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anyone have experience with williams and hussey moulding planer?

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Forum topic by knotsofast posted 11-24-2017 01:43 AM 3360 views 0 times favorited 12 replies Add to Favorites Watch
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knotsofast

28 posts in 1479 days


11-24-2017 01:43 AM

hello, I am looking for tips and advise on a williams and hussey moulding planer model w7. I just inherited it and I have never seen or used one before. while I am no novice to carpentry and shop tools I would like to know more about this machine before running it. it is an older machine that sat for a while, I have cleaned it up and lubed it everything seems to be in working order. I have looked for videos of people using them, but I really only see the newer versions ,but no explaination on how you set up guides to line up with moulding profiles. Also how can I tell if it is set up to run on 230v or 115v the main plug is missing, and the 2 hp motor states that it can be wired either way.


12 replies so far

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Richard Lee

56 posts in 608 days


#1 posted 11-24-2017 01:44 AM

http://www.owwm.org

Probably your best bet would be to post it here.

View runswithscissors's profile

runswithscissors

2557 posts in 1858 days


#2 posted 11-24-2017 06:22 AM

The motor should have a label, inside or out, with a diagram showing the optional ways to wire it. Once you know how it is currently wired, pick the appropriate plug, or re-wire it to your preferred voltage.

-- I admit to being an adrenaline junky; fortunately, I'm very easily frightened

View jar944's profile

jar944

113 posts in 1270 days


#3 posted 11-24-2017 12:58 PM

The new and older versions (as well as the shop fox clones) all function the same (and take the same knives)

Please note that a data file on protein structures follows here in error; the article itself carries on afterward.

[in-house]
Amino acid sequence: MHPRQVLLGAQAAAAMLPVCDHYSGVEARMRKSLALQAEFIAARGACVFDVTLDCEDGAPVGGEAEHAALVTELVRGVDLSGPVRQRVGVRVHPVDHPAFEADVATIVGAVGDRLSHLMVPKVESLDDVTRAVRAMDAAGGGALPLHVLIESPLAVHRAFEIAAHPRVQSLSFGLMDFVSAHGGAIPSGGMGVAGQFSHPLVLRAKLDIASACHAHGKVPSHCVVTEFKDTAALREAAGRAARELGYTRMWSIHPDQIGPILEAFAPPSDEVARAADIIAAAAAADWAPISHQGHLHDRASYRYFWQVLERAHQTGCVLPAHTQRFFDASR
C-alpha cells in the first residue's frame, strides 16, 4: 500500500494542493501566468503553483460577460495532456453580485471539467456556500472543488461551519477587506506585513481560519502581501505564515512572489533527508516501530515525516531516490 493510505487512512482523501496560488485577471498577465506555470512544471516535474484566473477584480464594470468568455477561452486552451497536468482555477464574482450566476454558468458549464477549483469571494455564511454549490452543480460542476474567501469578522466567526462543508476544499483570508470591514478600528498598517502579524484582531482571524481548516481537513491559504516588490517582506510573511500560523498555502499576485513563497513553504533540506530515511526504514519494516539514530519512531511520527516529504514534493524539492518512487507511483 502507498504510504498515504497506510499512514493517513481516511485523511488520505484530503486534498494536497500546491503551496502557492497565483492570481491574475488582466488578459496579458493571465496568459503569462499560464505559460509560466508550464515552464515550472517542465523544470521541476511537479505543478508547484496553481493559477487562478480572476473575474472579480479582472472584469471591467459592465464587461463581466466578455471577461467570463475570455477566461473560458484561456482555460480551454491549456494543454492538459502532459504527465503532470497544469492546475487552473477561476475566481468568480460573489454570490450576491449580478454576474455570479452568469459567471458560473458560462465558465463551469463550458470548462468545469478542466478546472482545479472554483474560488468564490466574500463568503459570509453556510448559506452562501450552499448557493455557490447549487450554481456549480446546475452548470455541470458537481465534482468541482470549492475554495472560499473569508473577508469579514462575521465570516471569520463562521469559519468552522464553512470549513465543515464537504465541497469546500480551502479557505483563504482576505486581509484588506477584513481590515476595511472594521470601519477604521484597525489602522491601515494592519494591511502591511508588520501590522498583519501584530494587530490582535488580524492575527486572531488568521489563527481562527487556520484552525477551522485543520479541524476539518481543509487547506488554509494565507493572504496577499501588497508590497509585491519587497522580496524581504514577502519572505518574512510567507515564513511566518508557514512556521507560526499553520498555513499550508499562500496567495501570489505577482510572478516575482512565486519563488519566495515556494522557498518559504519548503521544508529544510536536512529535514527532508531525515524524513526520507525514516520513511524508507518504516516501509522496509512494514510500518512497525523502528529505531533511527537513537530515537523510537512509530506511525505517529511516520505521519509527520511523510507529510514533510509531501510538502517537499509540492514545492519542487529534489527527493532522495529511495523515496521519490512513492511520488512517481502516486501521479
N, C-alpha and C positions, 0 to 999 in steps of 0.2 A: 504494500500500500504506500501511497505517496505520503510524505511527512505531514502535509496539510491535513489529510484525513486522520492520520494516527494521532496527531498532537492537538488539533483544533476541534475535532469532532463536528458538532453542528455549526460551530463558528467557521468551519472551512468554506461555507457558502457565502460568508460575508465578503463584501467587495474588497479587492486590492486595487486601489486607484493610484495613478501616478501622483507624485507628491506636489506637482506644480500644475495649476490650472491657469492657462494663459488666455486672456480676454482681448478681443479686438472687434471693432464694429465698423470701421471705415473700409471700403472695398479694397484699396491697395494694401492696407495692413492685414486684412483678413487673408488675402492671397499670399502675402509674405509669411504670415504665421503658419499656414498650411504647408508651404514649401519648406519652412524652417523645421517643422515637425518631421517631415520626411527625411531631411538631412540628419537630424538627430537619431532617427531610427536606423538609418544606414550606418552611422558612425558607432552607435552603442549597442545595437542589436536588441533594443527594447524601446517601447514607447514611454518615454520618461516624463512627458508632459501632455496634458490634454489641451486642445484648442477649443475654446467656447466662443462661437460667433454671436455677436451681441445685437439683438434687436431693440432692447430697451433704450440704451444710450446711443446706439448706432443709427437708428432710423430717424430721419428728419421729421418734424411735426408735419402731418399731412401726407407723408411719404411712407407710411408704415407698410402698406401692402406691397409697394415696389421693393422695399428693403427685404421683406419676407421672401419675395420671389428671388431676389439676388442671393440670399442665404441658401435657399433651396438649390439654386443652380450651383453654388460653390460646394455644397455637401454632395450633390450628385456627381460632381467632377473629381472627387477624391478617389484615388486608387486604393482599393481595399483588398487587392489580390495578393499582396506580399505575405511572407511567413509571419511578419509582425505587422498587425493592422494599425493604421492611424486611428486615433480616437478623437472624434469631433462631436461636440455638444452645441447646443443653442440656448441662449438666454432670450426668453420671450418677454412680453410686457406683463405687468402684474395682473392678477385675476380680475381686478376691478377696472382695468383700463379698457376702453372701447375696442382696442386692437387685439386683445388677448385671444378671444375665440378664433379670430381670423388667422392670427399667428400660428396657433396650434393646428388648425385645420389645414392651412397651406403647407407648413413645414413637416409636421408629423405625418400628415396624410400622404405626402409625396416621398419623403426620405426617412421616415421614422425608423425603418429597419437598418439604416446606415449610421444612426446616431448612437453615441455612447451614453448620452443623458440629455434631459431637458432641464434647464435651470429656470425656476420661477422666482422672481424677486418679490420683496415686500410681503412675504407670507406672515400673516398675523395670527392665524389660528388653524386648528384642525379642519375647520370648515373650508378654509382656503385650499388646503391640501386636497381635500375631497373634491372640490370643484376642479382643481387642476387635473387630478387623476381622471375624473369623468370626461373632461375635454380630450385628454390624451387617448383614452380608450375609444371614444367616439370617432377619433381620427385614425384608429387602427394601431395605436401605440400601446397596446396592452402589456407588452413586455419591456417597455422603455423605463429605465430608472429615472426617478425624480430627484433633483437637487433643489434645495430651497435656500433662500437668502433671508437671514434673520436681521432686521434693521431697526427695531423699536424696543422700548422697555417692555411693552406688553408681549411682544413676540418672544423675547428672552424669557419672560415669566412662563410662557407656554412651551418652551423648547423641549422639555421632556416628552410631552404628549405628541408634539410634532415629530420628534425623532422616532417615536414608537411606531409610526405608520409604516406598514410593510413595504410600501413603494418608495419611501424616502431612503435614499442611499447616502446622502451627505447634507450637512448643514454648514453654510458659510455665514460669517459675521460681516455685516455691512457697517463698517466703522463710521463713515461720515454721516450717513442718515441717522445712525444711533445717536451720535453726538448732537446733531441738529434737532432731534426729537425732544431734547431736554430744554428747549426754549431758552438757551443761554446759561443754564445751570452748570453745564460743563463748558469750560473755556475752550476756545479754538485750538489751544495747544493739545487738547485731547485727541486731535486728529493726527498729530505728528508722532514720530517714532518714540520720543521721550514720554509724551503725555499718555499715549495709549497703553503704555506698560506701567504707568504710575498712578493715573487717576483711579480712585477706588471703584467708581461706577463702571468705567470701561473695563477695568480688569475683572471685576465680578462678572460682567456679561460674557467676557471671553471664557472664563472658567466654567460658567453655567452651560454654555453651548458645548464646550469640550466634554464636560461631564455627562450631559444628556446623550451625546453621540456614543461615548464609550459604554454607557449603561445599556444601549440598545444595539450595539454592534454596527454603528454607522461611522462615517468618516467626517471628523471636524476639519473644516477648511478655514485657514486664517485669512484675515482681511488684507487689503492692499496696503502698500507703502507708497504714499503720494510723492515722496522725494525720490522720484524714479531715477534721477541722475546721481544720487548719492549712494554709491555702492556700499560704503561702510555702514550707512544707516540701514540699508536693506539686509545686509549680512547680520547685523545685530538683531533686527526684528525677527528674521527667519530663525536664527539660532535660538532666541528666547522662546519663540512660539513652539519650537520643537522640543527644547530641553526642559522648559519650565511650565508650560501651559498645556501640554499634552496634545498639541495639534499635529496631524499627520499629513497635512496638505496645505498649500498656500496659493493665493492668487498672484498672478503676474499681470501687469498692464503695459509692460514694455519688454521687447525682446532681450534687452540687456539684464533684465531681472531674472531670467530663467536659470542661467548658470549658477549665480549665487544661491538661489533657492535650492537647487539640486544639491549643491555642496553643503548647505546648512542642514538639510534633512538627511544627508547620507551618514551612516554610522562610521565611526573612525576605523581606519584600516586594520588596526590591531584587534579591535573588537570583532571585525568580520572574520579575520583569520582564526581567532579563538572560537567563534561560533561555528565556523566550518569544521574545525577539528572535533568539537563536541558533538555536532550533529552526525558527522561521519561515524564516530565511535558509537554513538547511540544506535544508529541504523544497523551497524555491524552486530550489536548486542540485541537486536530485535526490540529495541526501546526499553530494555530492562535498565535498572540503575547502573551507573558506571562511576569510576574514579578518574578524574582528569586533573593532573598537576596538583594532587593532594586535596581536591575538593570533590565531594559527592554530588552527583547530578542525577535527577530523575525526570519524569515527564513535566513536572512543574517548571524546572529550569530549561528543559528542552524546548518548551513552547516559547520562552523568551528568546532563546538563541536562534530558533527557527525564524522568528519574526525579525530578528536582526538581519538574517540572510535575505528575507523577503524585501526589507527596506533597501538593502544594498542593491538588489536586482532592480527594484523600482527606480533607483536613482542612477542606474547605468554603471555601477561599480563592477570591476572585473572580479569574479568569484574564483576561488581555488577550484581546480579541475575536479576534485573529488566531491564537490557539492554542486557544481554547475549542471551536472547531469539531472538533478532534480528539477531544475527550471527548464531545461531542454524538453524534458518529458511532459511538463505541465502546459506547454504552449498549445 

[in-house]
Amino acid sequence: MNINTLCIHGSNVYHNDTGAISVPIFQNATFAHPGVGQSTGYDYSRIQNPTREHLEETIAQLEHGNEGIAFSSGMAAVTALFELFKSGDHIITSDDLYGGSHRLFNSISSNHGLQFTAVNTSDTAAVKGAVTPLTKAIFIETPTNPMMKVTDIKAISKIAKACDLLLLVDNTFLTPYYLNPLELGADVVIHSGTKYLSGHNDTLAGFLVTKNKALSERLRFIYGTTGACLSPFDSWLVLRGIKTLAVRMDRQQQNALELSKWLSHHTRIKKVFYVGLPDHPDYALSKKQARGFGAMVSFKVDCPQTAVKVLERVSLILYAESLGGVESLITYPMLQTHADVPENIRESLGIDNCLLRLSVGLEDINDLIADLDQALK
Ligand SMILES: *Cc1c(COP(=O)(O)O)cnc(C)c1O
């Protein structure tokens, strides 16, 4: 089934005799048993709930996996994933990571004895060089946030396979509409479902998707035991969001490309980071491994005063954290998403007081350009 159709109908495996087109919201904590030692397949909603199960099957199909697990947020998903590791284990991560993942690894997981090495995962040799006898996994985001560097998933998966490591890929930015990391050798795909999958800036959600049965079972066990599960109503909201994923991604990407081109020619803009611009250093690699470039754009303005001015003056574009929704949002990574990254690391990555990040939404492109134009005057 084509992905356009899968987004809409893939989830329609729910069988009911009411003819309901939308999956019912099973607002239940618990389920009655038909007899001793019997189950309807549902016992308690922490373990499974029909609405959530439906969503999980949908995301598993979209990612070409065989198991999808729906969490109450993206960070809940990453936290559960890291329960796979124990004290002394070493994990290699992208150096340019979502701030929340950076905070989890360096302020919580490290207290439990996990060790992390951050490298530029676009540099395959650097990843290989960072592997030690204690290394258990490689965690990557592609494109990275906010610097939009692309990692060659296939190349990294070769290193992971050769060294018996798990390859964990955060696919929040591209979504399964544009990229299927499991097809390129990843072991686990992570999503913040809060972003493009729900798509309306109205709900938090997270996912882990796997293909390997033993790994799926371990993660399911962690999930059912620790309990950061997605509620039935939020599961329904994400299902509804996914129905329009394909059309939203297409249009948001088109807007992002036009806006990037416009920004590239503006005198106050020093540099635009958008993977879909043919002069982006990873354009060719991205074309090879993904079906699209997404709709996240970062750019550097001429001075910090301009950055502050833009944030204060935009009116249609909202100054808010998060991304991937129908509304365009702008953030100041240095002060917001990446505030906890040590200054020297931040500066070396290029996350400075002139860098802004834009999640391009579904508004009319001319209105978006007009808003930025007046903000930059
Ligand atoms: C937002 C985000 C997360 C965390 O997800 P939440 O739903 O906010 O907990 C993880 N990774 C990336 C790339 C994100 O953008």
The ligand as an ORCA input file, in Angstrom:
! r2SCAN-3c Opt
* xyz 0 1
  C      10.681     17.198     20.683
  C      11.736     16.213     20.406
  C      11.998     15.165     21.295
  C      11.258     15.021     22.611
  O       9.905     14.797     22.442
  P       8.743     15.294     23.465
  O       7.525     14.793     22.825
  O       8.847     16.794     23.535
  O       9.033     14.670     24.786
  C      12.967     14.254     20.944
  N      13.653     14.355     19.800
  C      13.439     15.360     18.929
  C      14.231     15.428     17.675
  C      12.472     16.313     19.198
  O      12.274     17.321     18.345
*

All parts are still available from Williams and hussey.

Does it have powered feed? Powered infeed only or powered infeed and Outfeed were options depending on the age.

They are well regarded capable machines. If you have instagram check out chalkstonewoodworking. He has a few videos explaining the in’s and out’s of them. https://www.instagram.com/p/BWSaWi9BVK2/

I have 2 I acquired recently that I have yet to use myself

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knotsofast

28 posts in 1479 days


#4 posted 11-25-2017 12:52 PM

Runswith scissors, looks like it was wired for 230. So I put plug on. it ran 30 seconds and tripped house breaker I run Jointer on this plug with no issues

Jar944 my machine is like the one on the left it does have both rollers, but I haven’t been able to test yet

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jar944

113 posts in 1270 days


#5 posted 11-25-2017 02:08 PM

What do you plan on doing with the moulder?

The nice thing about w&h is that you can get any part from every model they made back to the 50s.

The first one I picked up (60s to 70s model) suffered some damage. I was able to call them up on a Monday morning and have all the replacement / upgraded parts sitting at my house four days later.

View helluvawreck's profile

helluvawreck

29085 posts in 2699 days


#6 posted 11-25-2017 02:44 PM